The Dweir Car Expo: A Forced Subscription

Prime Minister Hussein Arnous approved a contract in November between the Damascus Countryside Governorate and the General Company for Building and Construction— part of the Ministry of Public Works and Housing—to implement the road networks into a car expo centre outside Damascus two years after his predecessor laid the foundation stone for the complex.

The complex will be located 15 kilometres from the Damascus city centre, in Al-Dweir, which belongs administratively to the Douma district. Spreading over an area of 200 hectares, the land is originally owned by the Douma City Council and sits adjacent to the M5 Damascus-Aleppo International Highway. According to official statements, the aim of building the expo centre is to regulate the car trade in Damascus and Damascus Countryside governorates and prevent car trading outside the new centre. The two governorates are working to limit all activity related to car sales and manufacturing to one location.

Former Prime Minister Imad Khamis laid the foundation stone for the project at the end of 2018, after a joint administration was created by the Damascus and Damascus Countryside Governorates. The plan for the expo centre includes a government administrative office for car ownership registration, a test track, a driving education track, maintenance centres, a traffic police department, a single-window centre for sales and an official office for the Transportation Department.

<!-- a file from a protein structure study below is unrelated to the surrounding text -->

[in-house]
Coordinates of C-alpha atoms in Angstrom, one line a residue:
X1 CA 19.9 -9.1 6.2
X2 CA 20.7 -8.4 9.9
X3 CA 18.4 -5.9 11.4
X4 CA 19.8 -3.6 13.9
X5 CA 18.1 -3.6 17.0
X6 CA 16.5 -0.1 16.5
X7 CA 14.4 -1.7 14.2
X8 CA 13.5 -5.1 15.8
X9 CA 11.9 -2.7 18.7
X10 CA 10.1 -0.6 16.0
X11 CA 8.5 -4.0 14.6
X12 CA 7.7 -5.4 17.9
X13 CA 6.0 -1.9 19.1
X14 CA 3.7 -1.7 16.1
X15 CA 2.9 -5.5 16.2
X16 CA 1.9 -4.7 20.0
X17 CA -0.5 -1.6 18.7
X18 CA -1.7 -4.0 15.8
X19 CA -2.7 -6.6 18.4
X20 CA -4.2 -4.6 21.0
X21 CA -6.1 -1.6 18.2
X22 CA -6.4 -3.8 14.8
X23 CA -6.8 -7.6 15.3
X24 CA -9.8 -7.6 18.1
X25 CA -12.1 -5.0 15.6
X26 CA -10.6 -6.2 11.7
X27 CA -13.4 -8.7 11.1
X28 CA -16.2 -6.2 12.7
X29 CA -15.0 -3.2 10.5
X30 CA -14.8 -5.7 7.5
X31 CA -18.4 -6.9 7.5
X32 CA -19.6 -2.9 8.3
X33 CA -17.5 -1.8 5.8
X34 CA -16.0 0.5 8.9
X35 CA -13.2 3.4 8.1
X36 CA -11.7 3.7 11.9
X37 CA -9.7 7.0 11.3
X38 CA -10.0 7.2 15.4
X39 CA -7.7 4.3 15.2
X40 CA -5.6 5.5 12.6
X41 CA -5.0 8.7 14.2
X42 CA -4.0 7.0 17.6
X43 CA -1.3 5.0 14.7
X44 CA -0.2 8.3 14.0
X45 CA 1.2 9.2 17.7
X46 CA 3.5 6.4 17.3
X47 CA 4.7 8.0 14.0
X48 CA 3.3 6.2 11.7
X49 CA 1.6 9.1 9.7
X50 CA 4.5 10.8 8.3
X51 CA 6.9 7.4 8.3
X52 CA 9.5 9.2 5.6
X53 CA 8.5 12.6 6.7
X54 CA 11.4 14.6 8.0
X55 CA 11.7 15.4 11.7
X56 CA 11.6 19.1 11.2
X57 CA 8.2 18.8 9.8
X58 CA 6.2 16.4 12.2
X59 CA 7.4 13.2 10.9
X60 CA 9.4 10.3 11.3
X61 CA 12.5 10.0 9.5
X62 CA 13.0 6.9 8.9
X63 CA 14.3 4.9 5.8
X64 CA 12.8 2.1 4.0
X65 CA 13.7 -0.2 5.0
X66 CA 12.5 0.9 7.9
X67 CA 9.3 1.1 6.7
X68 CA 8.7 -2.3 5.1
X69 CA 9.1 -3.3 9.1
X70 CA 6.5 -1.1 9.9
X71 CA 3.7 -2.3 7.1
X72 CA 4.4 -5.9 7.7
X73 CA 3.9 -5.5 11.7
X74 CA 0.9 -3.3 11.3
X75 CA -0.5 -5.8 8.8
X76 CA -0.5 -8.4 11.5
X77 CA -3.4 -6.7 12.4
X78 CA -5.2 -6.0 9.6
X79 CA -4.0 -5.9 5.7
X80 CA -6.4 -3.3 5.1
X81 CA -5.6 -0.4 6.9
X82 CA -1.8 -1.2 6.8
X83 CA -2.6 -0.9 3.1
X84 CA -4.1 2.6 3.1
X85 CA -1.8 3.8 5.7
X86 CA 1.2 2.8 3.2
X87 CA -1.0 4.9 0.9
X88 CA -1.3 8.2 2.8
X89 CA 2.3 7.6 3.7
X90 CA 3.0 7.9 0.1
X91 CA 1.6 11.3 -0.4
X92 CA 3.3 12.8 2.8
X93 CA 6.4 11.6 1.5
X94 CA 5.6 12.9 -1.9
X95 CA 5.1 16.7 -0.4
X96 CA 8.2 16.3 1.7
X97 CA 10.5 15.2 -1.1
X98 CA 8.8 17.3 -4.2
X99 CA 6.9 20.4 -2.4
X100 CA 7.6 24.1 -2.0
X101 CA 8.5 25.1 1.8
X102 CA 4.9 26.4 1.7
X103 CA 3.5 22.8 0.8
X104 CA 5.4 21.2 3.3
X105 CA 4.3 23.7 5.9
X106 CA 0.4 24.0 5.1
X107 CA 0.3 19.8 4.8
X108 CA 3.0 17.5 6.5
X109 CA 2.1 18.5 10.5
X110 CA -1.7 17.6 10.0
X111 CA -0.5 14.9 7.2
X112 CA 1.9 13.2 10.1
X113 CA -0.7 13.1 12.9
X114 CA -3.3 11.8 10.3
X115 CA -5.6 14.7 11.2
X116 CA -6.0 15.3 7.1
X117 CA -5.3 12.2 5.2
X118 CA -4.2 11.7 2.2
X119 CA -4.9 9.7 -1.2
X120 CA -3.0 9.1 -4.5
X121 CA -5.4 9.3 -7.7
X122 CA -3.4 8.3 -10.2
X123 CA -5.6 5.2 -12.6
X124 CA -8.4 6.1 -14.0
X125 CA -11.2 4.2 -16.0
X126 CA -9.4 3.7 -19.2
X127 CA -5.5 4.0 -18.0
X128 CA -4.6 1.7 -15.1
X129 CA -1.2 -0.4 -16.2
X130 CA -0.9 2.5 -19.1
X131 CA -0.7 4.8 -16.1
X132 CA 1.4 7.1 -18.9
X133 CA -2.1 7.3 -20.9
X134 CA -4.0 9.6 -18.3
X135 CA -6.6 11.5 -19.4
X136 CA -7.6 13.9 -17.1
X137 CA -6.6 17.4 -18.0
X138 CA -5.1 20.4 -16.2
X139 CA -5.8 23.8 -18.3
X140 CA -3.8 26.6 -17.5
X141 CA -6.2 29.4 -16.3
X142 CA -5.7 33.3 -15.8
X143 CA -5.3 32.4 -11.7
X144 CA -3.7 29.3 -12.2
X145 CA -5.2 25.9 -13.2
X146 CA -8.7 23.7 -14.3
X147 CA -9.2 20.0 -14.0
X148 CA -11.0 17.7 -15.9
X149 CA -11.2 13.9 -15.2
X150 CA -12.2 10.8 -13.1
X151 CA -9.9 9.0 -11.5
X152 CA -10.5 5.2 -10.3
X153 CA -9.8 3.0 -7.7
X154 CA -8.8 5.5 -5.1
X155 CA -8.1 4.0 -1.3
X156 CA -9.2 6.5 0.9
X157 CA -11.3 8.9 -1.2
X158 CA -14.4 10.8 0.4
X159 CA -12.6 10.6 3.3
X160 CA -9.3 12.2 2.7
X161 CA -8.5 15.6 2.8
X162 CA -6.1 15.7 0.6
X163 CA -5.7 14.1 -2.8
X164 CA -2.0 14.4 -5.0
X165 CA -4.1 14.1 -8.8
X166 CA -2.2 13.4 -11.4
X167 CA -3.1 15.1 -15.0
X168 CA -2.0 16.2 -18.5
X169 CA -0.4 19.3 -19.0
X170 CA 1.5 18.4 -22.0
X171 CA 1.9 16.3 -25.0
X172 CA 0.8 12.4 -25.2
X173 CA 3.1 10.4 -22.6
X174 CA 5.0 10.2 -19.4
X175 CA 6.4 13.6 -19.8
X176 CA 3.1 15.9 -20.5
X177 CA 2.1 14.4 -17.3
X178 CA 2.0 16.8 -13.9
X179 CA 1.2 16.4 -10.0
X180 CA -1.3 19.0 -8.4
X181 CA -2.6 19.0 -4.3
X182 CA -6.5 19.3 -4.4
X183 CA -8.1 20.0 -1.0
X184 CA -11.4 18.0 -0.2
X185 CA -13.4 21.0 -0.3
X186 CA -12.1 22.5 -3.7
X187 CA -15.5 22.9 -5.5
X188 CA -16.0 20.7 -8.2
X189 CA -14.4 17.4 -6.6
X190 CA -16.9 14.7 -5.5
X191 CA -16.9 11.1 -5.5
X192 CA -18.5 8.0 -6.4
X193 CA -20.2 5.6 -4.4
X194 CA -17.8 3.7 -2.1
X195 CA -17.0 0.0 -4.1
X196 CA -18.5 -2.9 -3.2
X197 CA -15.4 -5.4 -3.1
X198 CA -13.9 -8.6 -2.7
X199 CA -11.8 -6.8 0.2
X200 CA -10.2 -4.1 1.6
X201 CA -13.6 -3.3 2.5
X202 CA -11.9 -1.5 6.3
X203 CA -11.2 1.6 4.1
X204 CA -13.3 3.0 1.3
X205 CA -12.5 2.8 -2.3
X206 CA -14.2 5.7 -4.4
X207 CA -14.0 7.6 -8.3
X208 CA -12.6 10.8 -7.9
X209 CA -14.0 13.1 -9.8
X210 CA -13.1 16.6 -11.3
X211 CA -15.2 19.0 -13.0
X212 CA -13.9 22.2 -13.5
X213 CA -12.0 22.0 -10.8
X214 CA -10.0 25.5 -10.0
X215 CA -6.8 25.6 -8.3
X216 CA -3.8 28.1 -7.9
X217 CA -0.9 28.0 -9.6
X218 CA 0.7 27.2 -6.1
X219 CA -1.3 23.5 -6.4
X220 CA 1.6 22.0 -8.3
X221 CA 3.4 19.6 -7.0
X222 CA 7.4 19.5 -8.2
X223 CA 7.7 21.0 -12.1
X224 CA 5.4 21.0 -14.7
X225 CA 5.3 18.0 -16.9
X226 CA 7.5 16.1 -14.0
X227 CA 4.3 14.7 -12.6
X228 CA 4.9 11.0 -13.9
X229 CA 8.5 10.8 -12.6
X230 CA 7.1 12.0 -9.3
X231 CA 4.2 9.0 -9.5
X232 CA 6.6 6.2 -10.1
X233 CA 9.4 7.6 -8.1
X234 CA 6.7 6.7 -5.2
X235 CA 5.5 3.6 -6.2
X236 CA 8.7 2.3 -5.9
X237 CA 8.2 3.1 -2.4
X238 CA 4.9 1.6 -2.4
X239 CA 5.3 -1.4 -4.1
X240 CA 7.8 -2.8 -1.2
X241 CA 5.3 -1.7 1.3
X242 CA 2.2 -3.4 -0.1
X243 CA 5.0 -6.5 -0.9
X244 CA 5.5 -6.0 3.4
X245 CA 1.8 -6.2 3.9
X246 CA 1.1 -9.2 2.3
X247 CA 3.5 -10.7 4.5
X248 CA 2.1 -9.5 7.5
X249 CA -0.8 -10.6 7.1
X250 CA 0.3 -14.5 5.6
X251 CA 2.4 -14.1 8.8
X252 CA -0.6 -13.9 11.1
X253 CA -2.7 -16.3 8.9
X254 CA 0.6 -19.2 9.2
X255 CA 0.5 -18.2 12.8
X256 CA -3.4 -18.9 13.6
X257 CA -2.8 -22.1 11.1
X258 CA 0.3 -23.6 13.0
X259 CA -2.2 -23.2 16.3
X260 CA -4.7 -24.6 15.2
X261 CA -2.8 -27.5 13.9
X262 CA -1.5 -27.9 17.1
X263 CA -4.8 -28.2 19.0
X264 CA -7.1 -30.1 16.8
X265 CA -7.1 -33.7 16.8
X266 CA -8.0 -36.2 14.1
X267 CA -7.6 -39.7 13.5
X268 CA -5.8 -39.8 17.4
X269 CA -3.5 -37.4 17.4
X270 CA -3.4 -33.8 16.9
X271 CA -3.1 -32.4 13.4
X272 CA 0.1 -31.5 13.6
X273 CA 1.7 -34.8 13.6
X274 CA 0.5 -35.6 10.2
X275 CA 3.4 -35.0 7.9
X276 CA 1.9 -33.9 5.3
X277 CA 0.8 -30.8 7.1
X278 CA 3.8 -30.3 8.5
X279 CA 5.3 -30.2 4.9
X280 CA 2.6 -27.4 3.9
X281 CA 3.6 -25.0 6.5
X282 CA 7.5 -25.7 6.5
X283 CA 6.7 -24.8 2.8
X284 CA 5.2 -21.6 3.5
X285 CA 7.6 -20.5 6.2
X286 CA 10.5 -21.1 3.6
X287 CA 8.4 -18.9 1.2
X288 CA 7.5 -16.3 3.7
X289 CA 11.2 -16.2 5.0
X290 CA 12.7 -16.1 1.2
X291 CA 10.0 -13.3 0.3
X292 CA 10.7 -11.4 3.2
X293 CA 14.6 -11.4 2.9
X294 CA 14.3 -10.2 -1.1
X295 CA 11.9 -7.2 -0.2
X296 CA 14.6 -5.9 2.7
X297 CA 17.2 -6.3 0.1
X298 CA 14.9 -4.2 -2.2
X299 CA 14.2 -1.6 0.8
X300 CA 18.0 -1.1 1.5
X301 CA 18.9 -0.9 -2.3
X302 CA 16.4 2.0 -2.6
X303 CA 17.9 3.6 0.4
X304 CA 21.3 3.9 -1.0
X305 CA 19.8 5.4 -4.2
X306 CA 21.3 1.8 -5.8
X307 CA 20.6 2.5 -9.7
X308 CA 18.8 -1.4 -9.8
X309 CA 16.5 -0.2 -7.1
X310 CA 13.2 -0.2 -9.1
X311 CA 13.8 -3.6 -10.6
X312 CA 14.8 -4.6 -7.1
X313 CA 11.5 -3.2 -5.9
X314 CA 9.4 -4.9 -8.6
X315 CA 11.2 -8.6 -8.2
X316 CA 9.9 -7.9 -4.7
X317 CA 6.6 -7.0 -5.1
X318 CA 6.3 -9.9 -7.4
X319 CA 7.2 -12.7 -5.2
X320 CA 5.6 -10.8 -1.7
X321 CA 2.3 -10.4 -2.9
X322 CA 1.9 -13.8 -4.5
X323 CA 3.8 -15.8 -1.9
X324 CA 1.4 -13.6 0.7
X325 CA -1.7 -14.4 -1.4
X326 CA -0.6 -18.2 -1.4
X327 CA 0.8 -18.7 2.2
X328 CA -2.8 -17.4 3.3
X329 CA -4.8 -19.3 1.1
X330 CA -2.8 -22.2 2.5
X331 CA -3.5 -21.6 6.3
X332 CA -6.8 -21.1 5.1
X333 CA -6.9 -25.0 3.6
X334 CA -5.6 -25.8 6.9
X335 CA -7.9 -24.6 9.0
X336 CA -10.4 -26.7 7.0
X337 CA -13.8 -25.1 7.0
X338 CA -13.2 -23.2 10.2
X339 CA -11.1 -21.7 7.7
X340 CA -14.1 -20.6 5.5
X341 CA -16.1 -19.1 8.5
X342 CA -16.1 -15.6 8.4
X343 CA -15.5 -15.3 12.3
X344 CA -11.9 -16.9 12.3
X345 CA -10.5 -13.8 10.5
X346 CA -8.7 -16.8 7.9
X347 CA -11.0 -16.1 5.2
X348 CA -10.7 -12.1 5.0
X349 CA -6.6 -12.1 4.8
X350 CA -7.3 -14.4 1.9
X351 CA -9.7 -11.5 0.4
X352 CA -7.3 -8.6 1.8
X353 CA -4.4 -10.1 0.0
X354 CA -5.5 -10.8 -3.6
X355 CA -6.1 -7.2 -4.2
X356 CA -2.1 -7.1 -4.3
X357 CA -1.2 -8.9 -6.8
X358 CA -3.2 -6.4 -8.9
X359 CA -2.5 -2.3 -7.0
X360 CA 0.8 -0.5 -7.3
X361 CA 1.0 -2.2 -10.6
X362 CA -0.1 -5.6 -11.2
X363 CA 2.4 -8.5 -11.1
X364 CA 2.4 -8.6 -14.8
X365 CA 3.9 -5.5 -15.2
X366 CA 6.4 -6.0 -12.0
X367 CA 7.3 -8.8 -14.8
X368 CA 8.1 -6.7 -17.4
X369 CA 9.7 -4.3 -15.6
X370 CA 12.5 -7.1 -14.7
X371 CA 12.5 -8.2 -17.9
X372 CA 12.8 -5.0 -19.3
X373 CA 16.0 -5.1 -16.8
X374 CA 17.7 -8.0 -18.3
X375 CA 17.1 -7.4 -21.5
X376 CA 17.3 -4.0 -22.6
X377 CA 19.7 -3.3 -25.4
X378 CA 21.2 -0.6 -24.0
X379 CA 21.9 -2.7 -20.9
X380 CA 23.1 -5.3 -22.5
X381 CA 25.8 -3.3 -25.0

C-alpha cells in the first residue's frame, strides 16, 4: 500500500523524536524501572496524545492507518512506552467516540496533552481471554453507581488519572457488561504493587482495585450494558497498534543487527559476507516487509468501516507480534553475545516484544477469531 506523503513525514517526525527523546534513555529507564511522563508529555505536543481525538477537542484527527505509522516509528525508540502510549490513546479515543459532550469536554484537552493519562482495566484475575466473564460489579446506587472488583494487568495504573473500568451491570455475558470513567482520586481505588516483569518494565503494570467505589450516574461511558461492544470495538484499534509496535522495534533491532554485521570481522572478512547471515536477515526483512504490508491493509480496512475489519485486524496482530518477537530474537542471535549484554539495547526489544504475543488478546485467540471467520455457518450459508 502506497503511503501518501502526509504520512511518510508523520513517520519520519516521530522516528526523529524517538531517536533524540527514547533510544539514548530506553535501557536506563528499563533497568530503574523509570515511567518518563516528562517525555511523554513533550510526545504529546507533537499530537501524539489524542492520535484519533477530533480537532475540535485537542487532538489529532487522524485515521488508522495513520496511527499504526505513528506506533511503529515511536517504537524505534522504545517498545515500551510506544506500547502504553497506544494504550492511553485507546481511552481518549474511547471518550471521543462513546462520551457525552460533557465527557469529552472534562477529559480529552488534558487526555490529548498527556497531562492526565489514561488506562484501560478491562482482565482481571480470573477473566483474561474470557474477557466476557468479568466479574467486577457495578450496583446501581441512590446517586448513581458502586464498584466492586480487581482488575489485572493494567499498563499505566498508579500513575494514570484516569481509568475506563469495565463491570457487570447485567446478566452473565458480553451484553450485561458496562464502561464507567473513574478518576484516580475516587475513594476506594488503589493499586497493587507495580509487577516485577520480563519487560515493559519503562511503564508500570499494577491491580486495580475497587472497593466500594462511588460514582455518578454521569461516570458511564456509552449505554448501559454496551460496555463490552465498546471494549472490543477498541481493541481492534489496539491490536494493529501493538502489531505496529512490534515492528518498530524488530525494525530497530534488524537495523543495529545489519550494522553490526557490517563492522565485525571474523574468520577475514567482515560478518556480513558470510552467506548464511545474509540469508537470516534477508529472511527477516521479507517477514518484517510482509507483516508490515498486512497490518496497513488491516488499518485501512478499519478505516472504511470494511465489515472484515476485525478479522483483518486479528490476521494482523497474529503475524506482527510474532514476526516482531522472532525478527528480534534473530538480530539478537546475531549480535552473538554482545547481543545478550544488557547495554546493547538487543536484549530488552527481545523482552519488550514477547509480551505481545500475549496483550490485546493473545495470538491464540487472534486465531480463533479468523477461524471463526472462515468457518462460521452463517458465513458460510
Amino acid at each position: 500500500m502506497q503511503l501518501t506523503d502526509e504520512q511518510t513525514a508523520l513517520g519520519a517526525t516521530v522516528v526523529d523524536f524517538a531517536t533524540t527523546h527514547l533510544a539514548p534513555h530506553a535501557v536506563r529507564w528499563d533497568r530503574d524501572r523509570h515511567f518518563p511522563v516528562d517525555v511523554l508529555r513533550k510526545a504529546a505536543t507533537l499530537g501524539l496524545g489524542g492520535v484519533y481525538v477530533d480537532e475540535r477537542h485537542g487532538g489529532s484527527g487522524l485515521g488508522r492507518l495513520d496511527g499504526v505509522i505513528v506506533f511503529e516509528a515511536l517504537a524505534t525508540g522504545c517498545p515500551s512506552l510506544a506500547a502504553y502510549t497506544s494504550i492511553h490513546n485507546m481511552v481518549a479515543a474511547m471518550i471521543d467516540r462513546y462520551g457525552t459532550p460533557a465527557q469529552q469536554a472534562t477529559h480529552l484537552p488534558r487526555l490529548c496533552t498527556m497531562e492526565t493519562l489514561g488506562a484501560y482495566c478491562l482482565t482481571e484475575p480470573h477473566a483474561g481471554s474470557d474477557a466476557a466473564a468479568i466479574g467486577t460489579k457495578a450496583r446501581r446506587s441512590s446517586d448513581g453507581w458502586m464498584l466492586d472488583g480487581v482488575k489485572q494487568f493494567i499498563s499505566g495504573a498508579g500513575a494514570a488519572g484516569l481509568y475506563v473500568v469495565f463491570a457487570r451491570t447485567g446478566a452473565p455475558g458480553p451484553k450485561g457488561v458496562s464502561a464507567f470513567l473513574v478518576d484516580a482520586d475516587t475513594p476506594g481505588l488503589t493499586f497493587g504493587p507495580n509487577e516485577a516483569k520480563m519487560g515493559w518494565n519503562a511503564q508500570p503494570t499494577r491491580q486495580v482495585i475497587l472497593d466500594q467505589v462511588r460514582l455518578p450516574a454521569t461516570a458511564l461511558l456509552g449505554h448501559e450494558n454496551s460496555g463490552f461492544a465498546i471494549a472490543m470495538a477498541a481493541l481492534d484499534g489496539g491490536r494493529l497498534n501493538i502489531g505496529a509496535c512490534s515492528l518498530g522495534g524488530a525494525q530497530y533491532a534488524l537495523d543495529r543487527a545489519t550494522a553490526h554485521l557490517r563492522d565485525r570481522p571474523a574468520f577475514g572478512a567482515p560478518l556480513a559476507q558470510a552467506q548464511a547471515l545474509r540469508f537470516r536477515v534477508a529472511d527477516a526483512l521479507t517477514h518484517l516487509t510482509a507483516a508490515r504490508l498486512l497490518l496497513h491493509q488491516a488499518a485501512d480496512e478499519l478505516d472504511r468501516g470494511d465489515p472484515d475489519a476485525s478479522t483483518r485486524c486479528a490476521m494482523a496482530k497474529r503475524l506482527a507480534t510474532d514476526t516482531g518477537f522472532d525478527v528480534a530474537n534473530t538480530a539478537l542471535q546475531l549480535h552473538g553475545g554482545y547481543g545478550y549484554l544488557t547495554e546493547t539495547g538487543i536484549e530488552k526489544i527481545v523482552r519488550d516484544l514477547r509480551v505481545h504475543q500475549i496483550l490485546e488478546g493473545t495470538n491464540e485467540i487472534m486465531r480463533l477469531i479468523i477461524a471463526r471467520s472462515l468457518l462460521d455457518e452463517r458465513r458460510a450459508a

The two governorates also agreed in 2018 on a joint administration to rehabilitate the northern entrance to Damascus, as well as to demolish areas containing informal settlements and tear down the old car market in Harasta. Until 2011, the market, which sat within Harasta along the Damascus-Aleppo Highway, was under the tutelage and protection of Assad’s cousin, Zulhima Shalish, who appears to have lost his influence in recent years. The Harasta market was destroyed during battles and bombardment while the area was under opposition control from 2013 to 2018.

According to a correspondent for The Syria Report in the area, the expo centre’s joint administration forced car dealership owners in Harasta to pledge not to request any compensation for their demolished show rooms, and to subscribe at the Dweir expo centre if they want to continue working in the car trade. A warning was also sent to all car dealership owners in the areas slated for demolition along the northern entrance to Damascus, informing them that they must register at the new expo centre.

To encourage car dealership owners to subscribe at Al-Dweir, Damascus and Damascus Countryside Governorates have spent the past two years running campaigns against local car dealership offices, formally closing many of them with red wax. The governorates also informed owners of car-related businesses that they must immediately close down shops, or switch to a different industry altogether.

The director of the new car expo centre indicated last August that the zoning plans for the complex had been completed in accordance with Urban Zoning Decree No. 5 of 1982 and its amendments, and that infrastructure was underway and work had begun on the first stage, to be built over 80 hectares of the land slated for the project. He added that an order to build infrastructure, including water and sewage networks, had been granted to the General Company for Building and Construction.

The expo centre’s joint administration opened its doors to subscription from May 19 to June 27, 2019, but it then extended registration to August 2019, and then to October 2020, and finally to the end of 2020. The joint administration was forced to reduce the price per square meter from SYP 215,000 to 135,000 due to the low number of subscribers.